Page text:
Mammillaria plumosa

How I Understand and Remember Succulent Names

Ever wish you could understand and remember succulent names? It's especially challenging when they've changed, multiple common ones exist, and Latin binomials (genus + species) are long and unpronounceable. Here I share my own experiences in order to help, offer hope, make you feel better, and entertain you.

It kills me when I get a plant name wrong

I agonized over getting Latin botanical names right when writing the first edition of Designing with Succulents. When the galleys arrived, I watched my son---still at home at the time---turn the stack of glossy pages. “Looks great Mom, but why all the Latin?" he asked. "Why not just use common names?” Hm. Just stab me.

A decade later, as I revised and updated the same book---which (modesty aside) had managed to propel succulents into the stratosphere---my publisher wanted both Latin and common names. Certainly common ones are easier to remember. However, they tend to vary regionally and even among growers and nurseries, are often inaccurate, and confound non-English speakers.

Granted, Latin binomials may strike readers as irrelevant, even ridiculous. Whenever I browse the Internet for fascinating animals (recently, weedy sea dragons) I care little that they're, say, Phyllopteryx taeniolatus. But then I'm not a marine biologist. For us horticulturists, Latin plant names fling open windows of knowledge. It thrills me how two words---genus and species---can reveal so much.

Pachypodium lameri

Pachypodium lamerei

Take Pachypodium lamerei. Its common name “Madagascar palm” is misleading; it is indeed from Madagascar, but (aiyee!) NOT a palm. The genus emphasizes its shape: Pachy means fat (an elephant is a "pachyderm") and podium means base. By the Latin alone, one might deduce that it's a caudiciform (has a water-storing trunk or caudex). Lamerei acknowledges the explorer who sent it to France in the 1800s. OK, we don't really need to know about Monsieur Lamére. Still.

Ages ago in high school Latin class, under the glaucous gaze of Sister Fidelis, I saw no reason to study a dead language. If only Sister had flung open a second-story window, gestured at fragrant purple blooms of Wisteria sinensis in the convent garden below, and announced that the species name meant “from China”...and perhaps added it's in the family Papilionaceae---so like a song when said aloud, “pah-pil-ee-oh-nay-see-ay”---and which (gasp!) means “flowers that resemble butterflies.”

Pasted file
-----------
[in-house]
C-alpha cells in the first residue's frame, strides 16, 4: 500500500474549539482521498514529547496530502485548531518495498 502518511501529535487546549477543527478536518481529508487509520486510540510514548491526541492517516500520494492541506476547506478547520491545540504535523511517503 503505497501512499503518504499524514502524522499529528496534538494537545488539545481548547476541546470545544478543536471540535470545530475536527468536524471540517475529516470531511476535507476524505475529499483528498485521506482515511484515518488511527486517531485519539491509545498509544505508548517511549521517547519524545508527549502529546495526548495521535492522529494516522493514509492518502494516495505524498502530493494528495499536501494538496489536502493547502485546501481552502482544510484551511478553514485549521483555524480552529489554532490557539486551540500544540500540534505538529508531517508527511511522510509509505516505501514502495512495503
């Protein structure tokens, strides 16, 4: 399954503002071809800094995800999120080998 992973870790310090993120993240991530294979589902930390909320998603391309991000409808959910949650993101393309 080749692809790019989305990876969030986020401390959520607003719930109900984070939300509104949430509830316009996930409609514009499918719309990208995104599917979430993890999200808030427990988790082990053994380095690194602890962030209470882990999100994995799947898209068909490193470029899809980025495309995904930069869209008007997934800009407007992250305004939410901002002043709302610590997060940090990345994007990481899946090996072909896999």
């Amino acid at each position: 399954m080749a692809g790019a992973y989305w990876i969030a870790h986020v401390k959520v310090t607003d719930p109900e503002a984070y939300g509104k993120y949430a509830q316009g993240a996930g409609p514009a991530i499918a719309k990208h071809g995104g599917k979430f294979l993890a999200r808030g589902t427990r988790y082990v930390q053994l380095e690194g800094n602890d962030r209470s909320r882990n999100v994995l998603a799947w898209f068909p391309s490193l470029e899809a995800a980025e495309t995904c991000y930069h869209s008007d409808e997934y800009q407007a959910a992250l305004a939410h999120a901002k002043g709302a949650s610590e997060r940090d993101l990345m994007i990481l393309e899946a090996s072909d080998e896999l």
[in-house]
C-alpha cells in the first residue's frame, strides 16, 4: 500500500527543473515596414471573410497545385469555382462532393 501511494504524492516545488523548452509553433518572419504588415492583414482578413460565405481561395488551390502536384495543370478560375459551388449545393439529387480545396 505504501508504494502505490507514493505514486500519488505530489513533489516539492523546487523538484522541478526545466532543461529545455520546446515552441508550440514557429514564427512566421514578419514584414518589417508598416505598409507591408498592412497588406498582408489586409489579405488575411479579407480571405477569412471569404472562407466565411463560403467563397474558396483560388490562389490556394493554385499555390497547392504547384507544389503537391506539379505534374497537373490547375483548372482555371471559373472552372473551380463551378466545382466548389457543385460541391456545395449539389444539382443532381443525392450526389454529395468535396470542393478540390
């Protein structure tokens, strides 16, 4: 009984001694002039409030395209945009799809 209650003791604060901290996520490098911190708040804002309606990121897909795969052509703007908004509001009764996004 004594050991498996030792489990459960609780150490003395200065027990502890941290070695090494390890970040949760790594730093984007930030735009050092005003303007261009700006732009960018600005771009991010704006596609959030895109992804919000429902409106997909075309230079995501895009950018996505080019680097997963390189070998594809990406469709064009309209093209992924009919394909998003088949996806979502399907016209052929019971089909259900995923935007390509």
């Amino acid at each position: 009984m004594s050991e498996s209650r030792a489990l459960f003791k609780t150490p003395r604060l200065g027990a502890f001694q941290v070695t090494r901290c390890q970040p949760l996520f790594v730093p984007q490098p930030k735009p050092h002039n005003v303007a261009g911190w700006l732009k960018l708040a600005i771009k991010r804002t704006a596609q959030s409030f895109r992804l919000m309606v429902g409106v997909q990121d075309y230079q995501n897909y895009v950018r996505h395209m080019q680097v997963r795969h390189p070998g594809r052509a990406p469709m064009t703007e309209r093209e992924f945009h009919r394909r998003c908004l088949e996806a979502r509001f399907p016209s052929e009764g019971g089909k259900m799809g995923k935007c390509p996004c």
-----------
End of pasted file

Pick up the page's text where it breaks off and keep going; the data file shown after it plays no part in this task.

Instead we slogged after Caesar as he divided Gaul into partes tres and were intrigued solely by a full-page Reubens of the Rape of the Sabine Women. Yep, hard to believe, but back then that eye-popping painting was in Latin textbooks in the hands of 14-year-olds.

Decades later my own teen saw no reason for Latin in a book his mom had authored. Naturally I blame myself. I failed to engender in him the delight of finding gems hidden within seemingly intimidating syllables.

Teeth-gnashing name changes

The succulent names you and I learned a decade ago may be incorrect today. Go to the Internet for an ID, and "our" plant may have several names---more, if capricious spellings count. Apps that ID plants from photos are OK for general IDs but not necessarily species and rarities. Yes it’s an agave, but which one?

When the botanical powers-that-be change names based on "new research," I wince. I know I won’t remember the revision. I want to rebel, but as a plantsman advised me long ago, “Debra, there’s no such thing as nearly correct.” So I duly note updates. Labels on photos in my files are getting lengthy with succulent names-as-I-know-them plus their new ones. For example...

Pachycereus buds (c) Debra Lee Baldwin

Check out the long file name at top!